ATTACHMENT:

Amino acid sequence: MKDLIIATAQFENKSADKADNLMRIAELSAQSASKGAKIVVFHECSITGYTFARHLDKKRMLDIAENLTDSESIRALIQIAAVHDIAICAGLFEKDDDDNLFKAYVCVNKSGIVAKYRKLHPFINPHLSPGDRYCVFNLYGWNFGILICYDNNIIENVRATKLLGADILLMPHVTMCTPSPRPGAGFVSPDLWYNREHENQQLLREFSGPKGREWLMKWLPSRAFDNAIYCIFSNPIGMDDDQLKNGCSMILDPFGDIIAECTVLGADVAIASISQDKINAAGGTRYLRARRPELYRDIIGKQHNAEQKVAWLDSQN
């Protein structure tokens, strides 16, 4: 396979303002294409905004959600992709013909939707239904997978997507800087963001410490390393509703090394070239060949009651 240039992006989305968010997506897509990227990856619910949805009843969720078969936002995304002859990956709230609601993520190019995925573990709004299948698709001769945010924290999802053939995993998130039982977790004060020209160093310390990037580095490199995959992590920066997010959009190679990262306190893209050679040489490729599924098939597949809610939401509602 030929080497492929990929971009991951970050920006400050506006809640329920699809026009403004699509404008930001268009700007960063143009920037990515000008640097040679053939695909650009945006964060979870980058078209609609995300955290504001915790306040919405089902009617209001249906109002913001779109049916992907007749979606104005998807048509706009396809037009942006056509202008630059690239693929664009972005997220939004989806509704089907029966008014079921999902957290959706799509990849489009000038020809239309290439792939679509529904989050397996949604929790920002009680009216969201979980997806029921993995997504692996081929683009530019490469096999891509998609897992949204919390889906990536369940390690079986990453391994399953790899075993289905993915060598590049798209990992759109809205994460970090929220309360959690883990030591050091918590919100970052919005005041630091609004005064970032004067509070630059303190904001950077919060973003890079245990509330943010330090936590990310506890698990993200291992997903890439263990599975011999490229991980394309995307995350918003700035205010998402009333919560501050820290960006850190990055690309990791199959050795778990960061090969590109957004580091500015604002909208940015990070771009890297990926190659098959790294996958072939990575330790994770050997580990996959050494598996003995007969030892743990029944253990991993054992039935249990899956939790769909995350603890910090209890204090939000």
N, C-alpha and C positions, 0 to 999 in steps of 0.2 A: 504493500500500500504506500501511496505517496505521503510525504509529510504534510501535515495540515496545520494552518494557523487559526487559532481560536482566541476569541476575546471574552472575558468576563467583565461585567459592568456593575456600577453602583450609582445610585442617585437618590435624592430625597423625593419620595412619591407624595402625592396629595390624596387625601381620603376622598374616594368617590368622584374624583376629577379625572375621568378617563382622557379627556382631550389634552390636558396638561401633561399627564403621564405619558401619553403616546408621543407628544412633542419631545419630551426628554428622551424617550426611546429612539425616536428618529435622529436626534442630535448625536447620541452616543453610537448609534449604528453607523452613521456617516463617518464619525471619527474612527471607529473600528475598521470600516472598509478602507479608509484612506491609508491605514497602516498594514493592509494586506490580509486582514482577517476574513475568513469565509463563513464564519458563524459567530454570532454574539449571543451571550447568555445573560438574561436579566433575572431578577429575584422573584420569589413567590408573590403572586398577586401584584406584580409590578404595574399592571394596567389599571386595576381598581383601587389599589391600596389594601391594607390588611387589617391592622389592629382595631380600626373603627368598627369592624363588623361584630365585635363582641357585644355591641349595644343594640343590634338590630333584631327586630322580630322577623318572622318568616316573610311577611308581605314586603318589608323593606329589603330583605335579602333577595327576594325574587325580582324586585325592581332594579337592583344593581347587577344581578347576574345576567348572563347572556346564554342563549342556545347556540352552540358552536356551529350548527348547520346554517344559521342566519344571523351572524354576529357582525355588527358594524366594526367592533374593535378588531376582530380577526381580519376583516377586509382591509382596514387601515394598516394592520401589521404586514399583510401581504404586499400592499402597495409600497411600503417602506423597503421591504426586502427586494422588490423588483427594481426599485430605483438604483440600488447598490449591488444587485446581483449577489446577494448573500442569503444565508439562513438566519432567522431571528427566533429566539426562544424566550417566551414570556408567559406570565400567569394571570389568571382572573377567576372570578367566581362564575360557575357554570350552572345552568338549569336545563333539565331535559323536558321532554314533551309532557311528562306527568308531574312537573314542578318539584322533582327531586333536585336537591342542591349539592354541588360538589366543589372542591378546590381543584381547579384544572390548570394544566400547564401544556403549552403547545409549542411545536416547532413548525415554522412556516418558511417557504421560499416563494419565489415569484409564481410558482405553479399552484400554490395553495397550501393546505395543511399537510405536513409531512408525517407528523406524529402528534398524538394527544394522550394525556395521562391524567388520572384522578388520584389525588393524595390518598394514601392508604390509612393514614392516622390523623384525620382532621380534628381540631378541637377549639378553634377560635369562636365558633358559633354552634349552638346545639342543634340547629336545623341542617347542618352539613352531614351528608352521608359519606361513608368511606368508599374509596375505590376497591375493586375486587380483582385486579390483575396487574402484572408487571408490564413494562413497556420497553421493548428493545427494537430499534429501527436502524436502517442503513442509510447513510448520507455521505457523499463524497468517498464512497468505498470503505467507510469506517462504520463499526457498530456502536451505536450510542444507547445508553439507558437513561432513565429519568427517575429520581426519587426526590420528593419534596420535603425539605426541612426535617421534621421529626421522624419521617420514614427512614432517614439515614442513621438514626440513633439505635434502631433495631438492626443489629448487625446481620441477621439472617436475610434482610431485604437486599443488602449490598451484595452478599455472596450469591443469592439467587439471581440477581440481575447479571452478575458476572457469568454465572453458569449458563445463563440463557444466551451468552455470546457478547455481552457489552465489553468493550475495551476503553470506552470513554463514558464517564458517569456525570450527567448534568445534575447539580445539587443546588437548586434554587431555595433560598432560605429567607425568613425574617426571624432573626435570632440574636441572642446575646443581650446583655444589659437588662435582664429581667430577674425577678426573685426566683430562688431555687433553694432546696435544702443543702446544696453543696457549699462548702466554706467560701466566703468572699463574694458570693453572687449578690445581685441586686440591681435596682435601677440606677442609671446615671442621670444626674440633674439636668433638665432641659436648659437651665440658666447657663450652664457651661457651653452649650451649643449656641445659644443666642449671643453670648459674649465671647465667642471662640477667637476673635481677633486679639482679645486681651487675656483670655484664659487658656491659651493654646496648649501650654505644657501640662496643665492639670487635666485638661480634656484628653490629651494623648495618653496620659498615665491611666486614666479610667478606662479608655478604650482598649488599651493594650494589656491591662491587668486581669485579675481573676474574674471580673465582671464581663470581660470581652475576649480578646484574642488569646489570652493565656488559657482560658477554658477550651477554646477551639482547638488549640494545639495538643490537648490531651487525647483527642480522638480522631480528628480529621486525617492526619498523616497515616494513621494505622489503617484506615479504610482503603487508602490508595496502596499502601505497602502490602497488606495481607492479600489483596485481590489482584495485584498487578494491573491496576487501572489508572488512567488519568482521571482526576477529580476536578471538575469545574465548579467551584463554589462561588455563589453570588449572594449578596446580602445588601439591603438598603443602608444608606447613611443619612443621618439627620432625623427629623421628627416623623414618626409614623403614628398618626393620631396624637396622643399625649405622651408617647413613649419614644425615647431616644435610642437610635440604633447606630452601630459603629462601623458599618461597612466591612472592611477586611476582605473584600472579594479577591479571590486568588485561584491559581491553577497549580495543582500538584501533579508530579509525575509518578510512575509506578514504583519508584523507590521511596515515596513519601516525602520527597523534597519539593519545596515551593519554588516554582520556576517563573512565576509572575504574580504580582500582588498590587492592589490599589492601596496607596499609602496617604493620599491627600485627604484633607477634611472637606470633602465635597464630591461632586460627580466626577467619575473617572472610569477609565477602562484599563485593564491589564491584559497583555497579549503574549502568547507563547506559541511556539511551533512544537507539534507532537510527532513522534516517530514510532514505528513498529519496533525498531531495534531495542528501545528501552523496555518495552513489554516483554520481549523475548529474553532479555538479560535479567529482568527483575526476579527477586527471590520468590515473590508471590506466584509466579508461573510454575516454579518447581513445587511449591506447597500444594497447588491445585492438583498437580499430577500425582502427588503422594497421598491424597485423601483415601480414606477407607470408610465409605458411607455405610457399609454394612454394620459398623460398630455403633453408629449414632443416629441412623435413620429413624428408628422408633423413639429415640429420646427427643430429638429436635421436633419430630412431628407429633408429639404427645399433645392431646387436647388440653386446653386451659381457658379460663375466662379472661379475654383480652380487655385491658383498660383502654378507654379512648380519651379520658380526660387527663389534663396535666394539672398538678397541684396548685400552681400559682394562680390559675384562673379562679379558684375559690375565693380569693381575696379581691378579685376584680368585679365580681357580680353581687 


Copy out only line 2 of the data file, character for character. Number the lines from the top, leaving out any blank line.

């Protein structure tokens, strides 16, 4: 396979303002294409905004959600992709013909939707239904997978997507800087963001410490390393509703090394070239060949009651 240039992006989305968010997506897509990227990856619910949805009843969720078969936002995304002859990956709230609601993520190019995925573990709004299948698709001769945010924290999802053939995993998130039982977790004060020209160093310390990037580095490199995959992590920066997010959009190679990262306190893209050679040489490729599924098939597949809610939401509602 030929080497492929990929971009991951970050920006400050506006809640329920699809026009403004699509404008930001268009700007960063143009920037990515000008640097040679053939695909650009945006964060979870980058078209609609995300955290504001915790306040919405089902009617209001249906109002913001779109049916992907007749979606104005998807048509706009396809037009942006056509202008630059690239693929664009972005997220939004989806509704089907029966008014079921999902957290959706799509990849489009000038020809239309290439792939679509529904989050397996949604929790920002009680009216969201979980997806029921993995997504692996081929683009530019490469096999891509998609897992949204919390889906990536369940390690079986990453391994399953790899075993289905993915060598590049798209990992759109809205994460970090929220309360959690883990030591050091918590919100970052919005005041630091609004005064970032004067509070630059303190904001950077919060973003890079245990509330943010330090936590990310506890698990993200291992997903890439263990599975011999490229991980394309995307995350918003700035205010998402009333919560501050820290960006850190990055690309990791199959050795778990960061090969590109957004580091500015604002909208940015990070771009890297990926190659098959790294996958072939990575330790994770050997580990996959050494598996003995007969030892743990029944253990991993054992039935249990899956939790769909995350603890910090209890204090939000």